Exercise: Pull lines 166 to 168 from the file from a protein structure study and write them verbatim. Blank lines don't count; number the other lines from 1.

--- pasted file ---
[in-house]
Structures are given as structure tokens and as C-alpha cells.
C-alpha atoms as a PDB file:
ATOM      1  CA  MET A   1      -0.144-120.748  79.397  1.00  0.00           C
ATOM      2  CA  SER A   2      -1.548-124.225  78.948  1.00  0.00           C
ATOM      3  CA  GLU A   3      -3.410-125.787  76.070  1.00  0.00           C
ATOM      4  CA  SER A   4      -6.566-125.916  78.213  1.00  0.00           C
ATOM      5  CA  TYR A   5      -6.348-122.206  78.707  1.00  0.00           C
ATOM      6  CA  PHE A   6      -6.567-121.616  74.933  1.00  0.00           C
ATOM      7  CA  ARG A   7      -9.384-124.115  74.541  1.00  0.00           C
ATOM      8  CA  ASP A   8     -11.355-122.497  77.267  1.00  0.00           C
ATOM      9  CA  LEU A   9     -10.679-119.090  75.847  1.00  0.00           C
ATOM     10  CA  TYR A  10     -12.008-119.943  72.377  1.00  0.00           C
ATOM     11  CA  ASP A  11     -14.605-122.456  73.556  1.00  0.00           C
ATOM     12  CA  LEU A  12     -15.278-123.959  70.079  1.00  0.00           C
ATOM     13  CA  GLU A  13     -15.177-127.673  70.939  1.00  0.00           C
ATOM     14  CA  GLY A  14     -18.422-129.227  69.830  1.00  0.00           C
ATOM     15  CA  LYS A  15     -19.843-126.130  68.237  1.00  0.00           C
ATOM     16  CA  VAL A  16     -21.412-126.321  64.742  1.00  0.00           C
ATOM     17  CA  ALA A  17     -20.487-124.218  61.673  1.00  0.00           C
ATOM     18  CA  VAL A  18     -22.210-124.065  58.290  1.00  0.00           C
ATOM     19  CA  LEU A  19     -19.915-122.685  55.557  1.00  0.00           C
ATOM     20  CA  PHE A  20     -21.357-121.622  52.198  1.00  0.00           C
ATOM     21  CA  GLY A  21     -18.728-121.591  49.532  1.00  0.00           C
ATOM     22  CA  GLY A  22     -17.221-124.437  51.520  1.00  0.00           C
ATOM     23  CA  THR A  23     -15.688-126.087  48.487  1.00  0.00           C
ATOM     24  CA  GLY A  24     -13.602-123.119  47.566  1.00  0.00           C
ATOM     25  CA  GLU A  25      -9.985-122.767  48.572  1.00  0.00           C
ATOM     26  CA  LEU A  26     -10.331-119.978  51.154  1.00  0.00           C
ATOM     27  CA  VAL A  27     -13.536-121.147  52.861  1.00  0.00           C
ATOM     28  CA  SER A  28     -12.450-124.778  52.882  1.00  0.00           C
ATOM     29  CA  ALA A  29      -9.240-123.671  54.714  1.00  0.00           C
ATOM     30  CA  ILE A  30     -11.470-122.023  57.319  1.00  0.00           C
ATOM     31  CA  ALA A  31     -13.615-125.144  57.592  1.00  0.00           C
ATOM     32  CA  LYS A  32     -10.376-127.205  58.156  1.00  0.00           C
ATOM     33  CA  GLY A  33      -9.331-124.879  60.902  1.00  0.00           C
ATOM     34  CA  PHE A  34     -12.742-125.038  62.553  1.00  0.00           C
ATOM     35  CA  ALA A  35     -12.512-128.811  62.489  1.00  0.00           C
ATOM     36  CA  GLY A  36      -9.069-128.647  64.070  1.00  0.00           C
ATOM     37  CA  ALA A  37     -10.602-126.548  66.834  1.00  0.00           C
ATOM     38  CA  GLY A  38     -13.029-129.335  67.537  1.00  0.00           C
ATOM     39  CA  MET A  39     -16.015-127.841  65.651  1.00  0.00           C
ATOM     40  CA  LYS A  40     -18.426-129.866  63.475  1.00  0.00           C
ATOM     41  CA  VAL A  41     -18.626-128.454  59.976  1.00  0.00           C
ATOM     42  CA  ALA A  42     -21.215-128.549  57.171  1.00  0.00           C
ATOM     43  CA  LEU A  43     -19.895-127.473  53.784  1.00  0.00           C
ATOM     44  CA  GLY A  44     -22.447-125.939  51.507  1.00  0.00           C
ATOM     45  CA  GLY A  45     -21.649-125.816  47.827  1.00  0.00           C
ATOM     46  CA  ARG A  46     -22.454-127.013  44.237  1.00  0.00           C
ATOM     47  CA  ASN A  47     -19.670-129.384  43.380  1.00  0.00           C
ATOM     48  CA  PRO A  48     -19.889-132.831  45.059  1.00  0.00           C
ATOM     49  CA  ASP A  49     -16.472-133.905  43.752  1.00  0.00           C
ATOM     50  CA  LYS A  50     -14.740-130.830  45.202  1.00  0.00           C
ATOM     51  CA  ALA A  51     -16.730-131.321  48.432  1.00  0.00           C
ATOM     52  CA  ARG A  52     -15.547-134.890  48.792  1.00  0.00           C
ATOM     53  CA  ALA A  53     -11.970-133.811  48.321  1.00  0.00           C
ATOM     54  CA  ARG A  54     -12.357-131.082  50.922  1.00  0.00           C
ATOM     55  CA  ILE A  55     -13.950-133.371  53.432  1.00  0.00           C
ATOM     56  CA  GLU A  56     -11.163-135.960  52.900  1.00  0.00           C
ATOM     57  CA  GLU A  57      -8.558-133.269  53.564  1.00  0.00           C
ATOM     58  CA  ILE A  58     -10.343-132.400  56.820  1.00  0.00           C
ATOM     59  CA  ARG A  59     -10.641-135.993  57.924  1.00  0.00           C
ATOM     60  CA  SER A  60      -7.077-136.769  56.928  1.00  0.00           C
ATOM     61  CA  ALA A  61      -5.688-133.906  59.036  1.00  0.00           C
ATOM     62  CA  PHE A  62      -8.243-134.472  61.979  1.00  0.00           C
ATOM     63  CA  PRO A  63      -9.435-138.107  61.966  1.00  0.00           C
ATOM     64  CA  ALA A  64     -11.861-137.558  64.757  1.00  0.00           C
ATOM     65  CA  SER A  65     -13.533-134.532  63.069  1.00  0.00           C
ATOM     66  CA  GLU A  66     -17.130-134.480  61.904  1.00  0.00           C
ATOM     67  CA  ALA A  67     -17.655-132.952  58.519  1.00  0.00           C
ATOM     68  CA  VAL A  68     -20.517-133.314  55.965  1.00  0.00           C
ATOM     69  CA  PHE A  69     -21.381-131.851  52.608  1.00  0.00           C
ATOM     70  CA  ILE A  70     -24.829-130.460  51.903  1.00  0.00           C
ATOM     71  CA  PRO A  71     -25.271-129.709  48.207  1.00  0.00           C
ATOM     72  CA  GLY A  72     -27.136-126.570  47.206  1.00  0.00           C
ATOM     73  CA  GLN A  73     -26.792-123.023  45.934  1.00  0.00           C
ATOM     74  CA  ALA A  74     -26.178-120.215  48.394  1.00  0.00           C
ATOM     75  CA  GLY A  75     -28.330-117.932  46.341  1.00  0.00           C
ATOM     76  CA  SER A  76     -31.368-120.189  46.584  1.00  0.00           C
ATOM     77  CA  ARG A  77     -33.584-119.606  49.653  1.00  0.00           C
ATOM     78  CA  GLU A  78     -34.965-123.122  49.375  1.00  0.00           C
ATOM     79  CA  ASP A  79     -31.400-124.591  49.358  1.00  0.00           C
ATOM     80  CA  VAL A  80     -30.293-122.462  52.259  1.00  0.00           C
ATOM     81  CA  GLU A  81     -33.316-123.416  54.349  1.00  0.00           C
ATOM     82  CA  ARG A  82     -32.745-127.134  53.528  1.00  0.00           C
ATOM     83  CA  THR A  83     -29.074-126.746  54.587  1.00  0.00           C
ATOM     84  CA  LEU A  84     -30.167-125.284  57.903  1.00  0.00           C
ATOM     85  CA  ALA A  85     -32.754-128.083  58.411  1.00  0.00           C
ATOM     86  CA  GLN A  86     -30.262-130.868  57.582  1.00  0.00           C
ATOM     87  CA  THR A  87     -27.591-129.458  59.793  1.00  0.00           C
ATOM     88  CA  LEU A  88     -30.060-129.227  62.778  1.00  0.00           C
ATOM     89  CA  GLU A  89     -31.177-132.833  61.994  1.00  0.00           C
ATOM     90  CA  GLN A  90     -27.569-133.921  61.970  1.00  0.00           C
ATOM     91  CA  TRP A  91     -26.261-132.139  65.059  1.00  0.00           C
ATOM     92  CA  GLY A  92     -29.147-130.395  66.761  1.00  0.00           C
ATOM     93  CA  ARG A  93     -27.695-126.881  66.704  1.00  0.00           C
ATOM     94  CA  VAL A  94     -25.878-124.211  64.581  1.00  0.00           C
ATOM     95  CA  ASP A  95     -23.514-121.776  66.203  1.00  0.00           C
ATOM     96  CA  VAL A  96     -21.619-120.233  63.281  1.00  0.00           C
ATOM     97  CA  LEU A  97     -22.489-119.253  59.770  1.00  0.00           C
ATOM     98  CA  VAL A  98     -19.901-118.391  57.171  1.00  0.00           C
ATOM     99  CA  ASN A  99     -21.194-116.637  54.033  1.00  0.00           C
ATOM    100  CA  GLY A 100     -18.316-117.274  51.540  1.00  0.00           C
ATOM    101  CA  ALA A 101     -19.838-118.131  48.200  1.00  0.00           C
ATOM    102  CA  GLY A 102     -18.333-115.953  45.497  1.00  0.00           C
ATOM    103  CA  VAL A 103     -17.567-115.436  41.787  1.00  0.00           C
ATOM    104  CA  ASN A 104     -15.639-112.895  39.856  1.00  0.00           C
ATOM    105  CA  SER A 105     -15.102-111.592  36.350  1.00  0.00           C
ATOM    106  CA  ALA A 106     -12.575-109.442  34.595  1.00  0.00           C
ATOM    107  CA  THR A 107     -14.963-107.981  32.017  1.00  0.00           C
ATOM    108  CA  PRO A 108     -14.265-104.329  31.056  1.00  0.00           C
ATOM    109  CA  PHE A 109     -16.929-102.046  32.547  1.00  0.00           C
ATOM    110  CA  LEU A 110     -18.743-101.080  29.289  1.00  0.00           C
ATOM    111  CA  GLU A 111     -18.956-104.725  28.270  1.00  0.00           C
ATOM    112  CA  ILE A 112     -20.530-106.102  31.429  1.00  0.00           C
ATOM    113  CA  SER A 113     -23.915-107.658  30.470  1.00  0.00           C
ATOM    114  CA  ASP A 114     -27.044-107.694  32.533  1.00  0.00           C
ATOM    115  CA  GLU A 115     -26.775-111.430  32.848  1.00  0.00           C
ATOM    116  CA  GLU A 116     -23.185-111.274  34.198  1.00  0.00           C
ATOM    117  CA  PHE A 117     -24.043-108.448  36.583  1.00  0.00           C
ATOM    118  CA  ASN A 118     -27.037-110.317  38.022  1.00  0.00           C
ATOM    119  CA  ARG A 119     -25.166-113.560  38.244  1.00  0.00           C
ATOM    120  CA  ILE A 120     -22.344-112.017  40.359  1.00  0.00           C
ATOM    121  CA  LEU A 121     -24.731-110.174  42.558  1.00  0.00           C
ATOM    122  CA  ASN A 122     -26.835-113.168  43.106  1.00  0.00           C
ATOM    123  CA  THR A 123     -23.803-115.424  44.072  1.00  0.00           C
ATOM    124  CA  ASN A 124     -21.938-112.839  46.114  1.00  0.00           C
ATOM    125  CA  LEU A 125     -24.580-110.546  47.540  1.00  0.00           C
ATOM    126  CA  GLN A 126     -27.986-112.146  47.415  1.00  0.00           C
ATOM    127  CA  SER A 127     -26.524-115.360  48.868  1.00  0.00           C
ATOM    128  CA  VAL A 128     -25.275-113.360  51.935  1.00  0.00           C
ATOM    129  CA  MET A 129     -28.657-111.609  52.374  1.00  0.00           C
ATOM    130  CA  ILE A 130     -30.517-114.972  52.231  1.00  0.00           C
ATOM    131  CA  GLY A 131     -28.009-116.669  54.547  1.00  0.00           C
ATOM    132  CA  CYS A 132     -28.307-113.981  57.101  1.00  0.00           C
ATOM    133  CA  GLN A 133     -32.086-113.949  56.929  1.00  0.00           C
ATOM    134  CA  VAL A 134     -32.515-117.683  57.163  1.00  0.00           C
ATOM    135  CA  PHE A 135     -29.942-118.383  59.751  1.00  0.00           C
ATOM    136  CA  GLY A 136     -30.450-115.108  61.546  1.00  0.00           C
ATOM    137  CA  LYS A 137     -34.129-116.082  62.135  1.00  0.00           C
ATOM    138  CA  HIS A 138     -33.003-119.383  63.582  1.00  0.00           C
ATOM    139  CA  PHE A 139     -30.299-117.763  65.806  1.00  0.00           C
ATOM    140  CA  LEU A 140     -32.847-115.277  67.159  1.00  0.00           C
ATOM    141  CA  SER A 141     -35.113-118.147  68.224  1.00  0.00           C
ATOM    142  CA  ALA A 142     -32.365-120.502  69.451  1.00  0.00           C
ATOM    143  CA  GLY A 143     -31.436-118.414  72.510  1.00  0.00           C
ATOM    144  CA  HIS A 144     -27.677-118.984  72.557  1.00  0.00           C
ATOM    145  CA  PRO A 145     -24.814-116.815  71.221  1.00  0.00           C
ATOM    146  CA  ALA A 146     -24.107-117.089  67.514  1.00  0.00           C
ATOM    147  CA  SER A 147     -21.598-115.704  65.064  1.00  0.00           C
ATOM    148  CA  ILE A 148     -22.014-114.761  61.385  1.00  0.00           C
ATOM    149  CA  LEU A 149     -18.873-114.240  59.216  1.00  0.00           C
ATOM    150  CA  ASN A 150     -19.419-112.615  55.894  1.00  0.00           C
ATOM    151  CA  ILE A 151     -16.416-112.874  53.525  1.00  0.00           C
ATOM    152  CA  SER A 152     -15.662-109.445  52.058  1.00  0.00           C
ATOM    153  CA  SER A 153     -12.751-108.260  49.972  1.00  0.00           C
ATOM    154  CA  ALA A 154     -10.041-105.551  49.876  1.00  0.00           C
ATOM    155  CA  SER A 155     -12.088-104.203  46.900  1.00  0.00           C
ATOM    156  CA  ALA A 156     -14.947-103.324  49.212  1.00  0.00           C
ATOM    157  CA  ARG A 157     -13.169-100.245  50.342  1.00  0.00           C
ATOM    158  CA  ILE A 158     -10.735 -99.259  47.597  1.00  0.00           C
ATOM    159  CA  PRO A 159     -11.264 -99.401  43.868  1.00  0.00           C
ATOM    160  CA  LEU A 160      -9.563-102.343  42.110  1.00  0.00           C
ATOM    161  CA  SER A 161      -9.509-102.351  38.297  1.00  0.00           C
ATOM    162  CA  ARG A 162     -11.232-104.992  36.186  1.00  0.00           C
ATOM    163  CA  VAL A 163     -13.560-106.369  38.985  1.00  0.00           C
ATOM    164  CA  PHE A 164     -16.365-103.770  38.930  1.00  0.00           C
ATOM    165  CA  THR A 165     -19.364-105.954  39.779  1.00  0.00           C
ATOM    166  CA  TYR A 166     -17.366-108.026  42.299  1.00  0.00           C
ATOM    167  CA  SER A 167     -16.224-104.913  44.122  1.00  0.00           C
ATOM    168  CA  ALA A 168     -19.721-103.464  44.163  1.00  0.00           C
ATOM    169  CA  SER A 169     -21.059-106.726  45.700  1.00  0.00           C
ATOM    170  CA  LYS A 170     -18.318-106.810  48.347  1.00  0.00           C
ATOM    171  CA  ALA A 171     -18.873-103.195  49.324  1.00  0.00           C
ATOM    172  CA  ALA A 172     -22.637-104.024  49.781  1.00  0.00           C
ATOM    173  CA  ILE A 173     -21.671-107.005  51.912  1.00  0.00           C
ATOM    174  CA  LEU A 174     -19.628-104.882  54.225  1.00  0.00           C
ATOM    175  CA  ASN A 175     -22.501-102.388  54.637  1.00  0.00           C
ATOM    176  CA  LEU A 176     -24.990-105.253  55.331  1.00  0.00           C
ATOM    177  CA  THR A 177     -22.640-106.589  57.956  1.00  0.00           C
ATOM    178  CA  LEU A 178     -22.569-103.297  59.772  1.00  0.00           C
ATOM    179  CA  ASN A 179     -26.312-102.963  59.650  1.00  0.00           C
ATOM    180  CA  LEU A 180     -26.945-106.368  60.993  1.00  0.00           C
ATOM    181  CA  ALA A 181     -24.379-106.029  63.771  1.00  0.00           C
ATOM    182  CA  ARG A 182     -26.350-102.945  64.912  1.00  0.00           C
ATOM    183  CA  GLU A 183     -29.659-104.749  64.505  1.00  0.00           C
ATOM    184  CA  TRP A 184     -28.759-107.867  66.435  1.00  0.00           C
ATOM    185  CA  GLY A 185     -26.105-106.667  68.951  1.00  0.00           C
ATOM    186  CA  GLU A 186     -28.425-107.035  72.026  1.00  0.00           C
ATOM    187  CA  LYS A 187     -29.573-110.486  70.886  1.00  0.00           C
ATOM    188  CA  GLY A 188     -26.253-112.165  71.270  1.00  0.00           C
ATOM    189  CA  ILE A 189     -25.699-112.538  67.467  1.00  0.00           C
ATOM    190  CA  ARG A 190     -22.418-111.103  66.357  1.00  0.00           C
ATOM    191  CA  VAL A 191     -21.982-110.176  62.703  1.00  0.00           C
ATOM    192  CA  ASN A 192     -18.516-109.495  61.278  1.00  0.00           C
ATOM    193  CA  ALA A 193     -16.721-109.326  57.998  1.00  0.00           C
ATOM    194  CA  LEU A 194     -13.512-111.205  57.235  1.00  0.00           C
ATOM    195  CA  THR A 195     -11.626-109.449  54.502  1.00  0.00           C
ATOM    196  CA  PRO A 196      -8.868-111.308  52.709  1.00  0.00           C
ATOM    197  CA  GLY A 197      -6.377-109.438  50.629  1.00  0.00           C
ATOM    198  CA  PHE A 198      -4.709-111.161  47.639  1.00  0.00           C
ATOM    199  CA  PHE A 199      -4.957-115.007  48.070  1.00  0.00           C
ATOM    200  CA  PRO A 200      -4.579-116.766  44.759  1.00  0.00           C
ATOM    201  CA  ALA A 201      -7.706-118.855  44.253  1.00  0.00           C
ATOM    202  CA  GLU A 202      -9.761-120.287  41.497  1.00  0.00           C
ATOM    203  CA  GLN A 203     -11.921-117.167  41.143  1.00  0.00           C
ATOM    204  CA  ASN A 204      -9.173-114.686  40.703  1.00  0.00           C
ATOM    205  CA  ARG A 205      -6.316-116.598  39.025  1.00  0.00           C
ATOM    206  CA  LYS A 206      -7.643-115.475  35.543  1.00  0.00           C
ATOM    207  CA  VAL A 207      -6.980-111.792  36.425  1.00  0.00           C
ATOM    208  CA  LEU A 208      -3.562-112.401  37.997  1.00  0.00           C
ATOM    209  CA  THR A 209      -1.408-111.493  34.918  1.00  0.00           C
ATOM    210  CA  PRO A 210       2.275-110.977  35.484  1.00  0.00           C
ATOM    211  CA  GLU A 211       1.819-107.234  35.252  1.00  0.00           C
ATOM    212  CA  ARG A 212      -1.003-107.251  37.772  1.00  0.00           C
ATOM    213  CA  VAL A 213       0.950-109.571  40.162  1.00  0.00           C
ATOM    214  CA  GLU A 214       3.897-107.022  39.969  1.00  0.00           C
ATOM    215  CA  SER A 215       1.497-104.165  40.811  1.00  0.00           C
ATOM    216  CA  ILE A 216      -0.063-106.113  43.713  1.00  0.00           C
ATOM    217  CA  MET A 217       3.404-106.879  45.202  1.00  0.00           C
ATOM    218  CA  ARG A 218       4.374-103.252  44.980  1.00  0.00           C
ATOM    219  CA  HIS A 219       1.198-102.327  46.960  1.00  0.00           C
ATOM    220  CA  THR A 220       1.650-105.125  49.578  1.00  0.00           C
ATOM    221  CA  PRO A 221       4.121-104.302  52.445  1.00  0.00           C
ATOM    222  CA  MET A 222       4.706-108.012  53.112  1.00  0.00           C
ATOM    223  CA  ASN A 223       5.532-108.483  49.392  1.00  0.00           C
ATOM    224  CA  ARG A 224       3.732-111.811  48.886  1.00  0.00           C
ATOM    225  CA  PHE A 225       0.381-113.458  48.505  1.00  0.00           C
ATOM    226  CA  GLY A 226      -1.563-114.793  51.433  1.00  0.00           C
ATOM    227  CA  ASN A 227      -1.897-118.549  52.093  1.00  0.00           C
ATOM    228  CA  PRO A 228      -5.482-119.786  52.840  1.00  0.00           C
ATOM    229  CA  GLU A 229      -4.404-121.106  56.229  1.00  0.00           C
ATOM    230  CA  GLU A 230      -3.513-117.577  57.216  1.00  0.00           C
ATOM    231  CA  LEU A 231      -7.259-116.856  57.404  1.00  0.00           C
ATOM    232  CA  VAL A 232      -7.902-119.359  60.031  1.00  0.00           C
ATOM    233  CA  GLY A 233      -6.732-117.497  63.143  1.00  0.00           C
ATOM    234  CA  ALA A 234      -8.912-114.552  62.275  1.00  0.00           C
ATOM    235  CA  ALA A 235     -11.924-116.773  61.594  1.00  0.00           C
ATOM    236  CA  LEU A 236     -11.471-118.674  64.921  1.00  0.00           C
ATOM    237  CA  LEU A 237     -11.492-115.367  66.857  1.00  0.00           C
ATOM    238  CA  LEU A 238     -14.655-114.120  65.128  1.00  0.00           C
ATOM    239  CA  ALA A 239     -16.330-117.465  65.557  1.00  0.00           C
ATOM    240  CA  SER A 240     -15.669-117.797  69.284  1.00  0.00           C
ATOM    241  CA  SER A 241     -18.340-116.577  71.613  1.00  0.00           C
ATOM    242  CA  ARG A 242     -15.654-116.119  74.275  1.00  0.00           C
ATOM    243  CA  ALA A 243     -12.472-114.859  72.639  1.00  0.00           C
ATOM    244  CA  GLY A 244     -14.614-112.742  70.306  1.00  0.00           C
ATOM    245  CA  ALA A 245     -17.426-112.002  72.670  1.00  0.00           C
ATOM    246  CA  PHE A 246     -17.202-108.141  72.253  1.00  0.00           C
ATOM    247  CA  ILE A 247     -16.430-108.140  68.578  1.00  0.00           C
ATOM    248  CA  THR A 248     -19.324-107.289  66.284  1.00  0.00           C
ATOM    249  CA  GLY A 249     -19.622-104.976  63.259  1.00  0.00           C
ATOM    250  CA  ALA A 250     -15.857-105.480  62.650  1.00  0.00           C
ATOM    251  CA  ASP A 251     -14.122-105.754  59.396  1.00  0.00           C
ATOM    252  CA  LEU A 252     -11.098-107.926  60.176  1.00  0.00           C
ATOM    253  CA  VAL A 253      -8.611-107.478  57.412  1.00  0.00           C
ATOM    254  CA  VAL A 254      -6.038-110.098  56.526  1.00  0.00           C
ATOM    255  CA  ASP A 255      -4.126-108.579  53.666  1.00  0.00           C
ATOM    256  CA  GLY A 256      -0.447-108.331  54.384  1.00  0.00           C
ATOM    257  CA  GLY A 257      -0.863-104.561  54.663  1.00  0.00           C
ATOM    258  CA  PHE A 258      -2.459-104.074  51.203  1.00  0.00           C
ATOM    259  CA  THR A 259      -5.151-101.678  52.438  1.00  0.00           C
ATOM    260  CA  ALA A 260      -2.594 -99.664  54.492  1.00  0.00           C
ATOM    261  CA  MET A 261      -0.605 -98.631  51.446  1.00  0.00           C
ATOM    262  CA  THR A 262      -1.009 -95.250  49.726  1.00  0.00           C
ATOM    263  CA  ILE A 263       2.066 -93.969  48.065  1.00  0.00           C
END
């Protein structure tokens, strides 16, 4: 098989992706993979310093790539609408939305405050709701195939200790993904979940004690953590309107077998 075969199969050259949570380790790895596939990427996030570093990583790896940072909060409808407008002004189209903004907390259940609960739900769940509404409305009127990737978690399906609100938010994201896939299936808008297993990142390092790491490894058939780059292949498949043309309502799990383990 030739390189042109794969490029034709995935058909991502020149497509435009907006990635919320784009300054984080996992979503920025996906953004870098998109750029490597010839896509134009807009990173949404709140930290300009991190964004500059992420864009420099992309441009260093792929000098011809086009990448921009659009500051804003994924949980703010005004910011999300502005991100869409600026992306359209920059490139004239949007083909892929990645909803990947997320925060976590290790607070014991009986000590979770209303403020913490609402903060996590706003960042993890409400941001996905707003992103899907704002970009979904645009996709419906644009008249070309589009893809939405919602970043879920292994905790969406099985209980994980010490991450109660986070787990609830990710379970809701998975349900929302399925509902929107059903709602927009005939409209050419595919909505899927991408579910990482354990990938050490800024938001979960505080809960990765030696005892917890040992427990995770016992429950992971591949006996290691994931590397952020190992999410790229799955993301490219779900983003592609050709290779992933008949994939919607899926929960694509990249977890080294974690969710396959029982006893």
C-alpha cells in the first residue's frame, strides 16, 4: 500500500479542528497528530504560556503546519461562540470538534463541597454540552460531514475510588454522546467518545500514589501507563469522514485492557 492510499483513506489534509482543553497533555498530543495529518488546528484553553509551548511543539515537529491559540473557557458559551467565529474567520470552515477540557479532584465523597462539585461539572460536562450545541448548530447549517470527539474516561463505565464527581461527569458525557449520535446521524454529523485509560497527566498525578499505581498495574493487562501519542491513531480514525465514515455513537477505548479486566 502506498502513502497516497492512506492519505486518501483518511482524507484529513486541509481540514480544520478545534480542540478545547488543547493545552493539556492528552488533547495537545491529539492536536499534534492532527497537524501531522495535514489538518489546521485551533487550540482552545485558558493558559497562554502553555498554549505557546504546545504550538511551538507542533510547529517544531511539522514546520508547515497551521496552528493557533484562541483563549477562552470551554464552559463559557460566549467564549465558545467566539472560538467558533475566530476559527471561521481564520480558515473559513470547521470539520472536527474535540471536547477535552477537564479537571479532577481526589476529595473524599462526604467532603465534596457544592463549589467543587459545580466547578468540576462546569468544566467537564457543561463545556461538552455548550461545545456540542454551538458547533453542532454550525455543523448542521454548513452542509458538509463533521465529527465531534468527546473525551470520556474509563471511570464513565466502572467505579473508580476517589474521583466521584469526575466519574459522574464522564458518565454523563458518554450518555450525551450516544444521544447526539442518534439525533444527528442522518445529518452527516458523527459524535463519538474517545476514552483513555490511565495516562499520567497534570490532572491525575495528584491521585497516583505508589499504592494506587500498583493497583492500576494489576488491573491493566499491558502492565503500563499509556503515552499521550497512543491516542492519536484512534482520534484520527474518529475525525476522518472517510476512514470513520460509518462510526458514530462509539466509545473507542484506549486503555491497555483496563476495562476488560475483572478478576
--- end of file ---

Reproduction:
ATOM    163  CA  VAL A 163     -13.560-106.369  38.985  1.00  0.00           C
ATOM    164  CA  PHE A 164     -16.365-103.770  38.930  1.00  0.00           C
ATOM    165  CA  THR A 165     -19.364-105.954  39.779  1.00  0.00           C